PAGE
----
2.2    Provide more flexibility in the allocation of powers to the board of shareholders, the board of directors and the manager of the company.


  • The new Company Law reduces the statutory powers of the board of shareholders. Some matters previously within the exclusive competence of the board of shareholders can be allocated to the board of directors or the management for decision-making based on the actual circumstances of the company (Art. 59 and Art.67). For example, "determining the company's business direction and investment plans" and "review and approve the annual financial budget and financial accounting plan of the company" are no longer mandatory decisions to be made by the board of shareholders.


  • The new Company Law does not specify the specific functions and powers of general managers. Instead, it provides a more general provision stating that general managers should exercise their functions and powers in accordance with the AoA or as authorized by the board of directors (Art. 74).


2.3    Supervisor position is no longer mandatory requirement.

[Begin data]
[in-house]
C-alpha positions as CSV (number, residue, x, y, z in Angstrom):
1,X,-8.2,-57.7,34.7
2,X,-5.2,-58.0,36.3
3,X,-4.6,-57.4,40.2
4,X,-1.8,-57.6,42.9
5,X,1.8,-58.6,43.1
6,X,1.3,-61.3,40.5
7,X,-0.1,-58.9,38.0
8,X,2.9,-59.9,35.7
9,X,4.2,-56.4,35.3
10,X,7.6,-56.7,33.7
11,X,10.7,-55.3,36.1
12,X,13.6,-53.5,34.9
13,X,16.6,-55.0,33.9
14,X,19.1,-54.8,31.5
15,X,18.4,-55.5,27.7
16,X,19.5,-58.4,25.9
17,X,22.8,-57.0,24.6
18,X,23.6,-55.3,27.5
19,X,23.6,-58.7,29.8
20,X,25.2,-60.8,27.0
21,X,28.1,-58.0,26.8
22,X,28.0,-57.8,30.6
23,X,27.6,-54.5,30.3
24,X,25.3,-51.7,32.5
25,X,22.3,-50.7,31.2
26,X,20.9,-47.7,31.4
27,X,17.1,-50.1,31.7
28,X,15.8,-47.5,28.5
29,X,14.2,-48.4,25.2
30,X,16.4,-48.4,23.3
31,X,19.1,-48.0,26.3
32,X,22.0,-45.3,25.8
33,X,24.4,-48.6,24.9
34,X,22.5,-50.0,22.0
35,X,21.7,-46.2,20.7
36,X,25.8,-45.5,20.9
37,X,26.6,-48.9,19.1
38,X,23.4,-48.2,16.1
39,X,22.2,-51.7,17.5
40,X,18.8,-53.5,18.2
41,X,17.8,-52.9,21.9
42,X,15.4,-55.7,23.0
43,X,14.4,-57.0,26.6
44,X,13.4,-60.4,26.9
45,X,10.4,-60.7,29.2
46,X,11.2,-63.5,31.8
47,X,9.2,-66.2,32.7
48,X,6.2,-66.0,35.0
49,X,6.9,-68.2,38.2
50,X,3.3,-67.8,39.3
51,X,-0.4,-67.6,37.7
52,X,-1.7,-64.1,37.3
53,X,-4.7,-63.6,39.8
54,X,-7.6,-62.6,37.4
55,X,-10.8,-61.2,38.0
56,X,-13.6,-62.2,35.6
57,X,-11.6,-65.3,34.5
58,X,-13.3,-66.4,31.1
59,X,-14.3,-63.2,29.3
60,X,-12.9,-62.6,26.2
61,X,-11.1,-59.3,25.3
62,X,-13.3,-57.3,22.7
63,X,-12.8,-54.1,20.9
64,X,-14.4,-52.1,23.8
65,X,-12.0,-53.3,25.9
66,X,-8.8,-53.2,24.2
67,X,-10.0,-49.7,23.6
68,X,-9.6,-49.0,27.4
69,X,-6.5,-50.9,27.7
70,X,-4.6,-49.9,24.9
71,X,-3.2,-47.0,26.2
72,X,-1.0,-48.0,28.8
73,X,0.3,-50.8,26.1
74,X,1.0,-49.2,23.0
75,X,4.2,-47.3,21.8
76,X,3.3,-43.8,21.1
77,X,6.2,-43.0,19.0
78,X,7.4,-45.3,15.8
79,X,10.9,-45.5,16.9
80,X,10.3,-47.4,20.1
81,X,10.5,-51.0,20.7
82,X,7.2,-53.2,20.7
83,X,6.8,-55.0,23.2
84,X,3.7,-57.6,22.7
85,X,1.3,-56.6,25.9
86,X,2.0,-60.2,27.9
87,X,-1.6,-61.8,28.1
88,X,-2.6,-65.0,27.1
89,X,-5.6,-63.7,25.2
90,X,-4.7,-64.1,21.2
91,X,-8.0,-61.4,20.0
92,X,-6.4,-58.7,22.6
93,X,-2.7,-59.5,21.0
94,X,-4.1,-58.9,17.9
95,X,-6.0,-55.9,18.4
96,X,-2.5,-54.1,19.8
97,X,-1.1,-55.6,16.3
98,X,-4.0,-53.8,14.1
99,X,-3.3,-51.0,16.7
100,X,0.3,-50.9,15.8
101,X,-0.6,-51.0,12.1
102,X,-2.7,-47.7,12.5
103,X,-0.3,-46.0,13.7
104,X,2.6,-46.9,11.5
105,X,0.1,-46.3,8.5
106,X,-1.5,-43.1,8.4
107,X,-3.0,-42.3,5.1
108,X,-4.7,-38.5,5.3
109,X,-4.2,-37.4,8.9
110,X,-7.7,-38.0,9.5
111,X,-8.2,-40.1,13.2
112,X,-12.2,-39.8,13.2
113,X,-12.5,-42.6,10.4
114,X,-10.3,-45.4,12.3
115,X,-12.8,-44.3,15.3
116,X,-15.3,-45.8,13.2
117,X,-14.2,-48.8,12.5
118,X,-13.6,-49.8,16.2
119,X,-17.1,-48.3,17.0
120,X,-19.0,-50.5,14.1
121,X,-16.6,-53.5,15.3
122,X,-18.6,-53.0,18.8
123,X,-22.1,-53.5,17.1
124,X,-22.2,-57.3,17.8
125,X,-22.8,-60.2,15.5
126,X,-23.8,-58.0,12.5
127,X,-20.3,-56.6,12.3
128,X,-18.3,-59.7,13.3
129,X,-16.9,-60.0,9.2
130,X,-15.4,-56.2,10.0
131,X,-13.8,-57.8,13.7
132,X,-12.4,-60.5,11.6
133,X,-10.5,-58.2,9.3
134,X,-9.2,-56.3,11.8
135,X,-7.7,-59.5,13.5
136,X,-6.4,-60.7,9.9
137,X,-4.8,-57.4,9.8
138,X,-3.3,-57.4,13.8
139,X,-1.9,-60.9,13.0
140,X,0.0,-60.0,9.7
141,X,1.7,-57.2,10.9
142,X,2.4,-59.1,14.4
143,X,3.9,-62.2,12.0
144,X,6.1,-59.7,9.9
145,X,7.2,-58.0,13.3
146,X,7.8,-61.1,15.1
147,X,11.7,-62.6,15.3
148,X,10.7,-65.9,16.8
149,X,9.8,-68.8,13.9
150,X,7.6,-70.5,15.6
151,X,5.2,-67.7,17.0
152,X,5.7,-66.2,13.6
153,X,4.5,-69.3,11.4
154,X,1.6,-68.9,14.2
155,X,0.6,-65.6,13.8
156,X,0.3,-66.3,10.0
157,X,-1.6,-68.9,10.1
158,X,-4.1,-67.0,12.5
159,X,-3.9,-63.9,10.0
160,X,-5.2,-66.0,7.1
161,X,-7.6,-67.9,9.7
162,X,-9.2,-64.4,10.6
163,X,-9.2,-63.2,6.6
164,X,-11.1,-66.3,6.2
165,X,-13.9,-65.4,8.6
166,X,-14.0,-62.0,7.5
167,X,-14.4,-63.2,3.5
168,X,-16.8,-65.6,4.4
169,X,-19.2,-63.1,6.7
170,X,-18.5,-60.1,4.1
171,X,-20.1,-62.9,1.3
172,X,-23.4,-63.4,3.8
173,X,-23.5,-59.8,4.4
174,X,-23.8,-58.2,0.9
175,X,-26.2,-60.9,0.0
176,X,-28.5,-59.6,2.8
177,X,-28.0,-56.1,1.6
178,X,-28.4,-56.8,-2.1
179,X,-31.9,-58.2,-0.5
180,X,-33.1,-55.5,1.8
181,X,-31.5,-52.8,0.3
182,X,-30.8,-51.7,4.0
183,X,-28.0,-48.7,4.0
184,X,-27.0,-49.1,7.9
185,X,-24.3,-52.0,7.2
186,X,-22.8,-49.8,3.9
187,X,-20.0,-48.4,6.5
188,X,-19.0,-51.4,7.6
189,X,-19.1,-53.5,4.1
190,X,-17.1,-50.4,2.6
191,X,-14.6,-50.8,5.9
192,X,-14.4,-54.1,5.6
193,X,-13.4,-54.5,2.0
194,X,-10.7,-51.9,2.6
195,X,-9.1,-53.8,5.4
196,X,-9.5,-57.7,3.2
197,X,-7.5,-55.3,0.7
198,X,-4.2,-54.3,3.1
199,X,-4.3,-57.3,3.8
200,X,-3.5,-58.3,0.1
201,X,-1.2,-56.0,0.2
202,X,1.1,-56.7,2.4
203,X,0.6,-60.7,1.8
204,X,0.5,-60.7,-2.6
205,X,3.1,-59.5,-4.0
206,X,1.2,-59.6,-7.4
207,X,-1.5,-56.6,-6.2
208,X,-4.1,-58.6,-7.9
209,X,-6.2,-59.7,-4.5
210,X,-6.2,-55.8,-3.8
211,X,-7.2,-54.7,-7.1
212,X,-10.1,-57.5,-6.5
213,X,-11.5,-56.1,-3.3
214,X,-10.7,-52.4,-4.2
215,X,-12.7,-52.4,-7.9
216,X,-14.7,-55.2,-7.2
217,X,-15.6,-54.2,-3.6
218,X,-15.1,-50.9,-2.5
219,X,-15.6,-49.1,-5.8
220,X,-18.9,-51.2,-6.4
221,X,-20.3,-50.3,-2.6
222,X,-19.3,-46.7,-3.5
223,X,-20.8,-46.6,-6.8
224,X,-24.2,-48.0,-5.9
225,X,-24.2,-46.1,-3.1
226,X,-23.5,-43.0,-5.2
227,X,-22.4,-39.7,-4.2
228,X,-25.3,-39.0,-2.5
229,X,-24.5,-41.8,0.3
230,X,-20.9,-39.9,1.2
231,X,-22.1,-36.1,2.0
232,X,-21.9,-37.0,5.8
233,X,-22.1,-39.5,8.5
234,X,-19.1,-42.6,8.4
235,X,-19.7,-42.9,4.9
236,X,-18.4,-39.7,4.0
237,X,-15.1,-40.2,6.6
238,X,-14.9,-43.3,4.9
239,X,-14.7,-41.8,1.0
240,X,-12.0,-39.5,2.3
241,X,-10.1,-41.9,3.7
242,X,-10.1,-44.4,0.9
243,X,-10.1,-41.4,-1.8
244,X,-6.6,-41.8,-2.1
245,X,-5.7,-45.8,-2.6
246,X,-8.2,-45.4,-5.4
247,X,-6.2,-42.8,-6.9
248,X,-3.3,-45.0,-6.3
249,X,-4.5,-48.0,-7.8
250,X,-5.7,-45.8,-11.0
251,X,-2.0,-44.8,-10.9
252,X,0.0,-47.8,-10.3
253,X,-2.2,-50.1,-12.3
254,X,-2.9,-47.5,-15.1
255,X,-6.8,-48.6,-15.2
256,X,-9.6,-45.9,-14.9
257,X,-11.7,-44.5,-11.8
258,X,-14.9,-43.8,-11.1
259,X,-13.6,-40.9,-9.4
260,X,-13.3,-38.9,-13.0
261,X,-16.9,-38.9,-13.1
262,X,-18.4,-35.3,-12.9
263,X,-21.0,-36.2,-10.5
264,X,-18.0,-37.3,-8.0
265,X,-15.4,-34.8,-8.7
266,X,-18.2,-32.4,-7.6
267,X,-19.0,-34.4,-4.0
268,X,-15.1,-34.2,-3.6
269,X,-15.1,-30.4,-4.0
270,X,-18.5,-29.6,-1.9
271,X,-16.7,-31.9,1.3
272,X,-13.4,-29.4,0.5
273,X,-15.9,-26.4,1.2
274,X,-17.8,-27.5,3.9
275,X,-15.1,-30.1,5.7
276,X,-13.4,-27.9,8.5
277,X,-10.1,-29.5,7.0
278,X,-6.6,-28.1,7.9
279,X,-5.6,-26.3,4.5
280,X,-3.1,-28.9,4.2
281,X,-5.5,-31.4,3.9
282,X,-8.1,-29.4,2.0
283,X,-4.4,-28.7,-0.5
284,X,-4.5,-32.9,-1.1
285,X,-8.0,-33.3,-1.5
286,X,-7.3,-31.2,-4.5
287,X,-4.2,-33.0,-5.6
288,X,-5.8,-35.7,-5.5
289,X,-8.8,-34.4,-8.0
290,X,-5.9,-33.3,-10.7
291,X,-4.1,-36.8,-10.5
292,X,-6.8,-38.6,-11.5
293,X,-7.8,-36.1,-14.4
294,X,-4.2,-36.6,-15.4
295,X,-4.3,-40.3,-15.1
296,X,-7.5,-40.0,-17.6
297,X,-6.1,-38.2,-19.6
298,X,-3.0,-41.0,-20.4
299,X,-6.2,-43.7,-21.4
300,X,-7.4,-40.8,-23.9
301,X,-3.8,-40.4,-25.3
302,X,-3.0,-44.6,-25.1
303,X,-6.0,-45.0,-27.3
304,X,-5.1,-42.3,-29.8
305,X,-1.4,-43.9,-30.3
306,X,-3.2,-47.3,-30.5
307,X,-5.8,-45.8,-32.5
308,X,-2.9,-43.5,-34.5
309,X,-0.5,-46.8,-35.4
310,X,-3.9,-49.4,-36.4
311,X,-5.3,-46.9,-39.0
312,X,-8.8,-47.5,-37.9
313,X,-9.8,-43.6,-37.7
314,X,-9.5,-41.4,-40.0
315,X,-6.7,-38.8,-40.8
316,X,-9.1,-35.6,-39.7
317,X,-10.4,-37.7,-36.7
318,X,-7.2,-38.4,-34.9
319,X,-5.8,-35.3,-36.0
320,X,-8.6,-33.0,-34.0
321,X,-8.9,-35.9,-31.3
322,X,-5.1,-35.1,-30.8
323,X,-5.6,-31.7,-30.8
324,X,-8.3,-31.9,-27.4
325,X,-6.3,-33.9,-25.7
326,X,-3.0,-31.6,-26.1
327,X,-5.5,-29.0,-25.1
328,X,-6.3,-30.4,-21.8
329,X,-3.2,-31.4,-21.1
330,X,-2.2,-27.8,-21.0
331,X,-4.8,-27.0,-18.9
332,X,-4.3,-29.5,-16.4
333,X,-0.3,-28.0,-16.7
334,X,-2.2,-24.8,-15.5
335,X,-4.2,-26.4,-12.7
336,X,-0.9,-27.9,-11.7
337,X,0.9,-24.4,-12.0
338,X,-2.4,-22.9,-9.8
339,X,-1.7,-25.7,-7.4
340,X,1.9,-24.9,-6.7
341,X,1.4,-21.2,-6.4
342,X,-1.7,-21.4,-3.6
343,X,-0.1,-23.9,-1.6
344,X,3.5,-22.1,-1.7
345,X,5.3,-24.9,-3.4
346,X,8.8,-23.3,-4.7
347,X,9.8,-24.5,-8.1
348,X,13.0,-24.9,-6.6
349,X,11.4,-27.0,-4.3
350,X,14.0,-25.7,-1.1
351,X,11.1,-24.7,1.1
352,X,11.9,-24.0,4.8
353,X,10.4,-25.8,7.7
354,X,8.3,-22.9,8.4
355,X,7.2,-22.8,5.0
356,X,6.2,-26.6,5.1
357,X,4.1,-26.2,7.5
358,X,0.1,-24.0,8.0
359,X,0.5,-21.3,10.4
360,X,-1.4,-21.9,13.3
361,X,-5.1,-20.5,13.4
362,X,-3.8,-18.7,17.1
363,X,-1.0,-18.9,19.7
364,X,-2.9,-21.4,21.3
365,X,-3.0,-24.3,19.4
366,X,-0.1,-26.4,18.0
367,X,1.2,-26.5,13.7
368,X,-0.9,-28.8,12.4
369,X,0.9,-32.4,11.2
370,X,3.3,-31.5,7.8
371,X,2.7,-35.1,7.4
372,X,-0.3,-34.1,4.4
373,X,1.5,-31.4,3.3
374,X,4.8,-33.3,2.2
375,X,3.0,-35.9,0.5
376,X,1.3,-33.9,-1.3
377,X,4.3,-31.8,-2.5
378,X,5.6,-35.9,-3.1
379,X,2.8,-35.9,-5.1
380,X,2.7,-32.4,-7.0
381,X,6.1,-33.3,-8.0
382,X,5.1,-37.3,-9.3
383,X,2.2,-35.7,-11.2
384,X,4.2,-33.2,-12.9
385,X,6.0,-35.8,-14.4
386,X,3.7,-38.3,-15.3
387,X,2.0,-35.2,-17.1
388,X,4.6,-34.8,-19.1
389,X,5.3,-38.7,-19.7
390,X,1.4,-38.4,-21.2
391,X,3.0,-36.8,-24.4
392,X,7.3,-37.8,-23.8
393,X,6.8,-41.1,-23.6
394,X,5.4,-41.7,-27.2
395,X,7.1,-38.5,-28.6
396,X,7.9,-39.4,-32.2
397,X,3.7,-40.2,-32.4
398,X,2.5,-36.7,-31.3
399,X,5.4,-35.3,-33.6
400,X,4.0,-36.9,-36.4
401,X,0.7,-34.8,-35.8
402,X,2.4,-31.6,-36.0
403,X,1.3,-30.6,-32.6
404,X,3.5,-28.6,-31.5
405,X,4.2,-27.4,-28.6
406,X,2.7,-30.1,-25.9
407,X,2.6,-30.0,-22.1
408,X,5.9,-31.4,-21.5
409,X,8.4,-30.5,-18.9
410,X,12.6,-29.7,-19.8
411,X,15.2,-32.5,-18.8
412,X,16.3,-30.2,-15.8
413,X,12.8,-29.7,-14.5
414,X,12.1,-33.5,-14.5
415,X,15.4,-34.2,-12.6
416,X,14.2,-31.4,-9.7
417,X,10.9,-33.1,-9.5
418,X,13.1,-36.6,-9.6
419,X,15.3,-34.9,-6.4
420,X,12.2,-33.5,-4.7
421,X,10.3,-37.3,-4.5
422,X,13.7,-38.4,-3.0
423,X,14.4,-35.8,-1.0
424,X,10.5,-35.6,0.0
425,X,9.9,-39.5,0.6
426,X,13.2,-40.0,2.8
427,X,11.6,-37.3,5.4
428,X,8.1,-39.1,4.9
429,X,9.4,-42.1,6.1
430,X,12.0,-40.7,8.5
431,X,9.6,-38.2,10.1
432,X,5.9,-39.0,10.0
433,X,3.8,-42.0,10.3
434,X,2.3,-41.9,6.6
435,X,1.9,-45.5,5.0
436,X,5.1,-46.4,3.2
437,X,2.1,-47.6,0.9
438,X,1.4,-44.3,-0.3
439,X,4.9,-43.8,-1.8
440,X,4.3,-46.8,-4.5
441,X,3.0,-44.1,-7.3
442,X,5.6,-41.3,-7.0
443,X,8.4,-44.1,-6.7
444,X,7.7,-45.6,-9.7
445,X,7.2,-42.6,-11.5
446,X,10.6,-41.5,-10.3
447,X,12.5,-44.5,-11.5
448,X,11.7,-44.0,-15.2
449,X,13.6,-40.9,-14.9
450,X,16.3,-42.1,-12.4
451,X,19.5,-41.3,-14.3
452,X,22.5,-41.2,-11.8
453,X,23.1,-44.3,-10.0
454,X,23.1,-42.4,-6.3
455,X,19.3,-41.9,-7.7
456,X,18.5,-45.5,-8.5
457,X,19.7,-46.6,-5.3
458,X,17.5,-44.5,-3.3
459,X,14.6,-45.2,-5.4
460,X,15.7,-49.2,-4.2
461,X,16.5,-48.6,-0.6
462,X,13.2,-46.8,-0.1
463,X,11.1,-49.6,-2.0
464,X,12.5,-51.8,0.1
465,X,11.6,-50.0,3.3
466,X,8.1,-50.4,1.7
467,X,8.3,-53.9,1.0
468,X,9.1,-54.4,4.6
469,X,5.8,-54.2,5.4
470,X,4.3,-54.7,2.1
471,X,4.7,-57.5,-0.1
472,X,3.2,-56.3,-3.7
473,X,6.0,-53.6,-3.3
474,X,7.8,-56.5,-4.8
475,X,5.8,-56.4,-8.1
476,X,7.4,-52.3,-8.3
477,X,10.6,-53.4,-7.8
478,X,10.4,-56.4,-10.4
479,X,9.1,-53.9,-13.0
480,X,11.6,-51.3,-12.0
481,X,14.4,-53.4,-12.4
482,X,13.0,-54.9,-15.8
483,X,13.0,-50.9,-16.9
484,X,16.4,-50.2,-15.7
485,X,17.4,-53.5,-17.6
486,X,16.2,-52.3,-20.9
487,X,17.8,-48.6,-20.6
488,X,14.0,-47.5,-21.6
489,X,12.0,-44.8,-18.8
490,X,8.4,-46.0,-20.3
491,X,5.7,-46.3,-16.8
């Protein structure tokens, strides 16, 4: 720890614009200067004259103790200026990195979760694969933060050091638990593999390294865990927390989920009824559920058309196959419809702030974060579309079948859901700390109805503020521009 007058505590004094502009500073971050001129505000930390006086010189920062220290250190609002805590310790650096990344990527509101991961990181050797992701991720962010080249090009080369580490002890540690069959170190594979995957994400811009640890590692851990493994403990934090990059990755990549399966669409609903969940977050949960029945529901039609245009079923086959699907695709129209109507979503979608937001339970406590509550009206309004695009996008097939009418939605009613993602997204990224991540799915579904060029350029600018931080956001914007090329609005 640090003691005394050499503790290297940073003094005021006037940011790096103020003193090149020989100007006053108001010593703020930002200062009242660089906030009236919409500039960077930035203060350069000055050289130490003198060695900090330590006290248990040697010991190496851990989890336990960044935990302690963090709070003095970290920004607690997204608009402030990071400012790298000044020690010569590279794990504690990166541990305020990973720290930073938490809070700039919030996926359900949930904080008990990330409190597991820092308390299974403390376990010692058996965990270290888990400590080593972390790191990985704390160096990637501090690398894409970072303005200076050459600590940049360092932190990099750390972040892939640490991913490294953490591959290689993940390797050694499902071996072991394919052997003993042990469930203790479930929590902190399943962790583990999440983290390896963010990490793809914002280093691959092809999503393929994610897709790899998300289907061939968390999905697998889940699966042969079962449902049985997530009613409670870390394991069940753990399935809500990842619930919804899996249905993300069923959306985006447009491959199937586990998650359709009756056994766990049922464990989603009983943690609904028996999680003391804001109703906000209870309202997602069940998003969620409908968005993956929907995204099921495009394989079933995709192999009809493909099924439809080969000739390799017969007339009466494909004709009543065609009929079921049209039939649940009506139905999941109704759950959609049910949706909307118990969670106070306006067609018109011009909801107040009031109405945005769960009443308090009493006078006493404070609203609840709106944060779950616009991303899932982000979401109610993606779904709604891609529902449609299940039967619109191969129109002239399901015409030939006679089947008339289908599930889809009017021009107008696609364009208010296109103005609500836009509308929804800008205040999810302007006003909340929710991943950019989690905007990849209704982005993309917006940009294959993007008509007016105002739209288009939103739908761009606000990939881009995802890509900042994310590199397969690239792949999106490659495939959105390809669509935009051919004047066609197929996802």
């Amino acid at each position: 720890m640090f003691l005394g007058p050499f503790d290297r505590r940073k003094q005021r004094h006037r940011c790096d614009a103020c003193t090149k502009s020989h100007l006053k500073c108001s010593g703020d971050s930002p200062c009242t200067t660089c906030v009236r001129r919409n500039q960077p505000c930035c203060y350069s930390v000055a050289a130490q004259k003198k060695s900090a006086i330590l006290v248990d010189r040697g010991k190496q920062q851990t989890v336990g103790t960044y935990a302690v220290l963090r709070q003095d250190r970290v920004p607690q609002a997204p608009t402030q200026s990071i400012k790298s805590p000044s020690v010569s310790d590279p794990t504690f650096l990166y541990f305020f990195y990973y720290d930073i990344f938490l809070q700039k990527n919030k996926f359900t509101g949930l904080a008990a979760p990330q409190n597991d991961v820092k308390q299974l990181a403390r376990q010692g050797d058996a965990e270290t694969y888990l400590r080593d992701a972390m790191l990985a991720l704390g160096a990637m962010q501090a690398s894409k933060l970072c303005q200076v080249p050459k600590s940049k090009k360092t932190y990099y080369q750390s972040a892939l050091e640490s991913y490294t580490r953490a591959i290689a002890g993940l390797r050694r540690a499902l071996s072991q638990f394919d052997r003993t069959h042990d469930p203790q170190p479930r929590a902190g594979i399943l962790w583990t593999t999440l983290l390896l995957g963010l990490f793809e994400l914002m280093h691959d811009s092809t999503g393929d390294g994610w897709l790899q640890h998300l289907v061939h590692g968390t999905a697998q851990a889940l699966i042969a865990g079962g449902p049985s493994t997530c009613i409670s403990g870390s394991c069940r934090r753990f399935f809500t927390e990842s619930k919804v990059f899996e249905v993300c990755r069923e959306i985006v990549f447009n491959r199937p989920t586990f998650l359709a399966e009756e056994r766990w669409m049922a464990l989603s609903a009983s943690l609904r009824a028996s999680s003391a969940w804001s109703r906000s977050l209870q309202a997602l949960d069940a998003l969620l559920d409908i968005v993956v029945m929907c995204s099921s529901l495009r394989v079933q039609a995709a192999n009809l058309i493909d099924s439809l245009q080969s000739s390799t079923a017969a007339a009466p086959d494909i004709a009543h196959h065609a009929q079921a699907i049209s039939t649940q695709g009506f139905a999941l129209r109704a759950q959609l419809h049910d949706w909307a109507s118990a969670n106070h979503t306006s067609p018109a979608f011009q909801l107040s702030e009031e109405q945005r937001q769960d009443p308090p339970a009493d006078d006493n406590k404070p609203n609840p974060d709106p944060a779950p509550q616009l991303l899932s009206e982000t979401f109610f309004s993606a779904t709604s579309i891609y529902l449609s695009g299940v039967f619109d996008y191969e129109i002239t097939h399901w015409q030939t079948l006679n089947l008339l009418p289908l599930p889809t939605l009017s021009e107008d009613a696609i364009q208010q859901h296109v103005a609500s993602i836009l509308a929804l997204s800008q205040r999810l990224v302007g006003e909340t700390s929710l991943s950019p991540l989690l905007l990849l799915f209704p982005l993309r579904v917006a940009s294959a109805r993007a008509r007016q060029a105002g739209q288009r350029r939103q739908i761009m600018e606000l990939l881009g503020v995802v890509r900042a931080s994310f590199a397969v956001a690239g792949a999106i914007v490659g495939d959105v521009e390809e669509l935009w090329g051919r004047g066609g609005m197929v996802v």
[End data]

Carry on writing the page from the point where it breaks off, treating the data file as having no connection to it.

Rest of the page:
Under the current Company Law, companies are required to establish a board of supervisors, or at least have one supervisor. According to Art. 69 of the new Company Law, limited liability companies have the option to establish an audit committee under the board instead. This audit committee would be composed solely of directors and would be responsible for overseeing the company's finances and accounting. If a company chooses to implement an audit committee, there would be no requirement to appoint supervisors. Simply including an additional clause in the AoA would be sufficient to establish the audit committee.


According to Art. 83 of the new Company Law, small-scale companies or those with fewer shareholders may choose not to have the position of supervisor or an audit committee with the unanimous consent of all shareholders. 


However, the criteria for determining what constitutes a "small-scale" company still needs further clarification.


3.    More liability for directors, supervisors and senior management


3.1 Strengthening of personal liability in cases where shareholders have not fully paid their subscribed capital